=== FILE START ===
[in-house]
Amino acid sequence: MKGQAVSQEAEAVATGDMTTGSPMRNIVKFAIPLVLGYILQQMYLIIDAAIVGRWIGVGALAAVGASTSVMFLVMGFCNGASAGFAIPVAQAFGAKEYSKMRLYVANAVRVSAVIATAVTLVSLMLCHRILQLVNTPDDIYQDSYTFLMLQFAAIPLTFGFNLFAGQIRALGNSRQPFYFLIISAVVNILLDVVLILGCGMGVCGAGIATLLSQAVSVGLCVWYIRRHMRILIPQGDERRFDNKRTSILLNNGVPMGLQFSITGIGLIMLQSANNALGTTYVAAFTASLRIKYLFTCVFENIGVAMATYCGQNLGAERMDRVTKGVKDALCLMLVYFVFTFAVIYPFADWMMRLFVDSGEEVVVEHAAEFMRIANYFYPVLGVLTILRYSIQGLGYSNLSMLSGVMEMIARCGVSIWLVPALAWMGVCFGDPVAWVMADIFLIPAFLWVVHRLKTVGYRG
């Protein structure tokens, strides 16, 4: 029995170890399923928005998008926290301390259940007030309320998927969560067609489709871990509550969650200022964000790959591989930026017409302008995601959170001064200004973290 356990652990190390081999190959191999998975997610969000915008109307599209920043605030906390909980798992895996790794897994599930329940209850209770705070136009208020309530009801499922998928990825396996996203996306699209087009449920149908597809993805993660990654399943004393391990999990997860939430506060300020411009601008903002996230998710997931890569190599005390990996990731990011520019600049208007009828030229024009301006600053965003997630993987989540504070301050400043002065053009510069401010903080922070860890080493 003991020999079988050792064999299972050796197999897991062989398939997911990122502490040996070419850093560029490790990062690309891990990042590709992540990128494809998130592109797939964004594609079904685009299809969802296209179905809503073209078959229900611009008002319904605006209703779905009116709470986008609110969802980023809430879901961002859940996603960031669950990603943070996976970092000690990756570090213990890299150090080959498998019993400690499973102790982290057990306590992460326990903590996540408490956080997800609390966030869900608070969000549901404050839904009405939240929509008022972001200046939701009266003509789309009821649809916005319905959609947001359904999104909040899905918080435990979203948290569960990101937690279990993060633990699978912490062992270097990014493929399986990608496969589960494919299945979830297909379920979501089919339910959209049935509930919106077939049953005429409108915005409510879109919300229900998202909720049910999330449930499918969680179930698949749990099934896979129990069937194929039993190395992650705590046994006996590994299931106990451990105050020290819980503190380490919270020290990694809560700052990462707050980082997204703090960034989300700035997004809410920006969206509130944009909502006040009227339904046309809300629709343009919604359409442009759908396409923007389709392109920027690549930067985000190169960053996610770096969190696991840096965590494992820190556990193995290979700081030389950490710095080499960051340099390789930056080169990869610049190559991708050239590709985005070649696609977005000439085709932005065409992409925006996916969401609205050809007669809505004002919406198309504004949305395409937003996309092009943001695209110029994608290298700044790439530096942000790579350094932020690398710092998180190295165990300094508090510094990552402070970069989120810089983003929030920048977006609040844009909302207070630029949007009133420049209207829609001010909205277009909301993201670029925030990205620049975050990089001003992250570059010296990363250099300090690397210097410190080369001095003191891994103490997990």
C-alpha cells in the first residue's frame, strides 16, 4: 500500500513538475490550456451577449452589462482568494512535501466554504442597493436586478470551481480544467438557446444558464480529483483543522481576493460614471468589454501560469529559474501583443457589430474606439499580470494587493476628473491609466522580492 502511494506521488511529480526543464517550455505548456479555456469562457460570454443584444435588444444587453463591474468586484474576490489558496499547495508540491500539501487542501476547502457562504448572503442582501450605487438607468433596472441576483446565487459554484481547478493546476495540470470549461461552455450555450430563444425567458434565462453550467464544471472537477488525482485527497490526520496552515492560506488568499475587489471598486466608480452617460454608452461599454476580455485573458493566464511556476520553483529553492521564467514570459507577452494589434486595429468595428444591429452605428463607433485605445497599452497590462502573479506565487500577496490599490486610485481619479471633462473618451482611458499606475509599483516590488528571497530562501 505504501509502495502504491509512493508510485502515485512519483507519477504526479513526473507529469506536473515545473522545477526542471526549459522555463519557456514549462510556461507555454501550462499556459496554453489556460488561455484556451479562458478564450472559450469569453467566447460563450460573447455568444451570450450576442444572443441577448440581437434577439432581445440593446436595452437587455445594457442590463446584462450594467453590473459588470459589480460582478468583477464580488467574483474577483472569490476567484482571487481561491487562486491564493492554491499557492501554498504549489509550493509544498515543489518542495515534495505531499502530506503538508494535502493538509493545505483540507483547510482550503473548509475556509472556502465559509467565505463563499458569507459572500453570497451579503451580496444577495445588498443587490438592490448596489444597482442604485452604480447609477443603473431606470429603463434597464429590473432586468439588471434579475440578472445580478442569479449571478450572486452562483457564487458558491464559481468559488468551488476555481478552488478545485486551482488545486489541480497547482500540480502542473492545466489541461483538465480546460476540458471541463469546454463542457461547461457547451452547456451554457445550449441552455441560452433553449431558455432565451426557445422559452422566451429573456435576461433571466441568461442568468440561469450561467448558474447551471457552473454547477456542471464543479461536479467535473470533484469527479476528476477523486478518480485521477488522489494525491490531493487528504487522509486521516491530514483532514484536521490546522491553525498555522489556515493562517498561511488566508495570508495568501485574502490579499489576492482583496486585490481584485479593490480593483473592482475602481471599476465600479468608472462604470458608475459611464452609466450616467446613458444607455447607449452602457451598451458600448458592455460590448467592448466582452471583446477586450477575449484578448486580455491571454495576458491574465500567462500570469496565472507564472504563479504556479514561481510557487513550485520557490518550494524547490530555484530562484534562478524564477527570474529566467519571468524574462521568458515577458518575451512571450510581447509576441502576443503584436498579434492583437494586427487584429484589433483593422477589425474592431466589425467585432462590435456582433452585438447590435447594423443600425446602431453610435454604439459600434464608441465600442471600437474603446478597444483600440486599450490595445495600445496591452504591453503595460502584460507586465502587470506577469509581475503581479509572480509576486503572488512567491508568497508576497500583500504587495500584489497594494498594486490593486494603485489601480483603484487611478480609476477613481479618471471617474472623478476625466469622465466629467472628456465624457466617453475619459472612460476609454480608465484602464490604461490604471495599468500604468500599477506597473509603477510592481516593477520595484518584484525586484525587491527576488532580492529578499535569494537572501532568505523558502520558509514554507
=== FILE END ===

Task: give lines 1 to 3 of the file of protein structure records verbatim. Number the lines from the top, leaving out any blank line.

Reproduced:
[in-house]
Amino acid sequence: MKGQAVSQEAEAVATGDMTTGSPMRNIVKFAIPLVLGYILQQMYLIIDAAIVGRWIGVGALAAVGASTSVMFLVMGFCNGASAGFAIPVAQAFGAKEYSKMRLYVANAVRVSAVIATAVTLVSLMLCHRILQLVNTPDDIYQDSYTFLMLQFAAIPLTFGFNLFAGQIRALGNSRQPFYFLIISAVVNILLDVVLILGCGMGVCGAGIATLLSQAVSVGLCVWYIRRHMRILIPQGDERRFDNKRTSILLNNGVPMGLQFSITGIGLIMLQSANNALGTTYVAAFTASLRIKYLFTCVFENIGVAMATYCGQNLGAERMDRVTKGVKDALCLMLVYFVFTFAVIYPFADWMMRLFVDSGEEVVVEHAAEFMRIANYFYPVLGVLTILRYSIQGLGYSNLSMLSGVMEMIARCGVSIWLVPALAWMGVCFGDPVAWVMADIFLIPAFLWVVHRLKTVGYRG
């Protein structure tokens, strides 16, 4: 029995170890399923928005998008926290301390259940007030309320998927969560067609489709871990509550969650200022964000790959591989930026017409302008995601959170001064200004973290 356990652990190390081999190959191999998975997610969000915008109307599209920043605030906390909980798992895996790794897994599930329940209850209770705070136009208020309530009801499922998928990825396996996203996306699209087009449920149908597809993805993660990654399943004393391990999990997860939430506060300020411009601008903002996230998710997931890569190599005390990996990731990011520019600049208007009828030229024009301006600053965003997630993987989540504070301050400043002065053009510069401010903080922070860890080493 003991020999079988050792064999299972050796197999897991062989398939997911990122502490040996070419850093560029490790990062690309891990990042590709992540990128494809998130592109797939964004594609079904685009299809969802296209179905809503073209078959229900611009008002319904605006209703779905009116709470986008609110969802980023809430879901961002859940996603960031669950990603943070996976970092000690990756570090213990890299150090080959498998019993400690499973102790982290057990306590992460326990903590996540408490956080997800609390966030869900608070969000549901404050839904009405939240929509008022972001200046939701009266003509789309009821649809916005319905959609947001359904999104909040899905918080435990979203948290569960990101937690279990993060633990699978912490062992270097990014493929399986990608496969589960494919299945979830297909379920979501089919339910959209049935509930919106077939049953005429409108915005409510879109919300229900998202909720049910999330449930499918969680179930698949749990099934896979129990069937194929039993190395992650705590046994006996590994299931106990451990105050020290819980503190380490919270020290990694809560700052990462707050980082997204703090960034989300700035997004809410920006969206509130944009909502006040009227339904046309809300629709343009919604359409442009759908396409923007389709392109920027690549930067985000190169960053996610770096969190696991840096965590494992820190556990193995290979700081030389950490710095080499960051340099390789930056080169990869610049190559991708050239590709985005070649696609977005000439085709932005065409992409925006996916969401609205050809007669809505004002919406198309504004949305395409937003996309092009943001695209110029994608290298700044790439530096942000790579350094932020690398710092998180190295165990300094508090510094990552402070970069989120810089983003929030920048977006609040844009909302207070630029949007009133420049209207829609001010909205277009909301993201670029925030990205620049975050990089001003992250570059010296990363250099300090690397210097410190080369001095003191891994103490997990």